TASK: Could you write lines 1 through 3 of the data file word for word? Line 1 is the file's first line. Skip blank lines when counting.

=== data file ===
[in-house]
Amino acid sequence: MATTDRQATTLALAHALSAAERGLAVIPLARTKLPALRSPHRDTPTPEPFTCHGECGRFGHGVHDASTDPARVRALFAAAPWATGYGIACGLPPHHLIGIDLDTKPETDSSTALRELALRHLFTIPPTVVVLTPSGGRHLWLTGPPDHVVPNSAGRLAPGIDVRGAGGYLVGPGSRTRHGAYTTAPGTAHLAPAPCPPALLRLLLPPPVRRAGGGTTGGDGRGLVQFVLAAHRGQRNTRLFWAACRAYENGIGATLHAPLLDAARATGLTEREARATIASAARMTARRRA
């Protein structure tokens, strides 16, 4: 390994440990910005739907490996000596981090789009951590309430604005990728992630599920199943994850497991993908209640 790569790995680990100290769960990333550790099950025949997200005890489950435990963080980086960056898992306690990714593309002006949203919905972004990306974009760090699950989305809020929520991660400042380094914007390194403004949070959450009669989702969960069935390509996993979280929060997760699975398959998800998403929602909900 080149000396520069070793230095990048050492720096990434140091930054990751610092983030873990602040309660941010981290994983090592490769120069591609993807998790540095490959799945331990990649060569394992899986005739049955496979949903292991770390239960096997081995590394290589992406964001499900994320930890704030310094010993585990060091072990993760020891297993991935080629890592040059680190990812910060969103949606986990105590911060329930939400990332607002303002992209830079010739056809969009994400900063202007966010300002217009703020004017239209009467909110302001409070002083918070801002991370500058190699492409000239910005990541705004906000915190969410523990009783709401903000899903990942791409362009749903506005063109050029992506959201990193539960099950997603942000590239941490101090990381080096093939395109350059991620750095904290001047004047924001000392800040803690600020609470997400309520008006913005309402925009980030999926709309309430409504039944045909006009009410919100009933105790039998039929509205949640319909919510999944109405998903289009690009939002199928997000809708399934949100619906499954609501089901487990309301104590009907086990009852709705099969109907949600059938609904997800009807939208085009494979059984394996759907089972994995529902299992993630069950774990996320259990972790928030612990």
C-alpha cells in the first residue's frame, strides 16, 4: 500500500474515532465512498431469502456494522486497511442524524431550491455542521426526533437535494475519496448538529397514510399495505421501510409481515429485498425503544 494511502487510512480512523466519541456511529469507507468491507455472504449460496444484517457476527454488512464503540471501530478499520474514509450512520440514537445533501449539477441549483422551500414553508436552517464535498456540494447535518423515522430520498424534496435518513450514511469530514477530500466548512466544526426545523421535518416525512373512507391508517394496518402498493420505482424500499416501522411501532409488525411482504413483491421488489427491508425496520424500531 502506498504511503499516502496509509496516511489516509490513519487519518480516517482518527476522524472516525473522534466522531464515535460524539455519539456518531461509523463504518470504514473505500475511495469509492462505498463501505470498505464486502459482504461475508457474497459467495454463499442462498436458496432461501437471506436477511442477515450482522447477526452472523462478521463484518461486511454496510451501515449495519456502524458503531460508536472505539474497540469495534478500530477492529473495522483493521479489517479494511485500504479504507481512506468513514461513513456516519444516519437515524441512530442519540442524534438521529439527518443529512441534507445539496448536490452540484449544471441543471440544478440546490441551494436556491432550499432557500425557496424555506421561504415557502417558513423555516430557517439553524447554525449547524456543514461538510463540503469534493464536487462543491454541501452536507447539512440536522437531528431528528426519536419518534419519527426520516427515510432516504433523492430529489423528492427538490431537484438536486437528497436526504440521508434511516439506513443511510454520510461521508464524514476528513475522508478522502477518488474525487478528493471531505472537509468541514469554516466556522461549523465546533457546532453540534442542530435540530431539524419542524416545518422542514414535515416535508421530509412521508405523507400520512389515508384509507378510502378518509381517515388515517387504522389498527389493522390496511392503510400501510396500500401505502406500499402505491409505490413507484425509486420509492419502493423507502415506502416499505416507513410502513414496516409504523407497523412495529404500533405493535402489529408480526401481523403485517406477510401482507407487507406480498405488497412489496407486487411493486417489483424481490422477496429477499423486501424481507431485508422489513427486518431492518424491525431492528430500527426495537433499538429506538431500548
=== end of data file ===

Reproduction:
[in-house]
Amino acid sequence: MATTDRQATTLALAHALSAAERGLAVIPLARTKLPALRSPHRDTPTPEPFTCHGECGRFGHGVHDASTDPARVRALFAAAPWATGYGIACGLPPHHLIGIDLDTKPETDSSTALRELALRHLFTIPPTVVVLTPSGGRHLWLTGPPDHVVPNSAGRLAPGIDVRGAGGYLVGPGSRTRHGAYTTAPGTAHLAPAPCPPALLRLLLPPPVRRAGGGTTGGDGRGLVQFVLAAHRGQRNTRLFWAACRAYENGIGATLHAPLLDAARATGLTEREARATIASAARMTARRRA
């Protein structure tokens, strides 16, 4: 390994440990910005739907490996000596981090789009951590309430604005990728992630599920199943994850497991993908209640 790569790995680990100290769960990333550790099950025949997200005890489950435990963080980086960056898992306690990714593309002006949203919905972004990306974009760090699950989305809020929520991660400042380094914007390194403004949070959450009669989702969960069935390509996993979280929060997760699975398959998800998403929602909900 080149000396520069070793230095990048050492720096990434140091930054990751610092983030873990602040309660941010981290994983090592490769120069591609993807998790540095490959799945331990990649060569394992899986005739049955496979949903292991770390239960096997081995590394290589992406964001499900994320930890704030310094010993585990060091072990993760020891297993991935080629890592040059680190990812910060969103949606986990105590911060329930939400990332607002303002992209830079010739056809969009994400900063202007966010300002217009703020004017239209009467909110302001409070002083918070801002991370500058190699492409000239910005990541705004906000915190969410523990009783709401903000899903990942791409362009749903506005063109050029992506959201990193539960099950997603942000590239941490101090990381080096093939395109350059991620750095904290001047004047924001000392800040803690600020609470997400309520008006913005309402925009980030999926709309309430409504039944045909006009009410919100009933105790039998039929509205949640319909919510999944109405998903289009690009939002199928997000809708399934949100619906499954609501089901487990309301104590009907086990009852709705099969109907949600059938609904997800009807939208085009494979059984394996759907089972994995529902299992993630069950774990996320259990972790928030612990």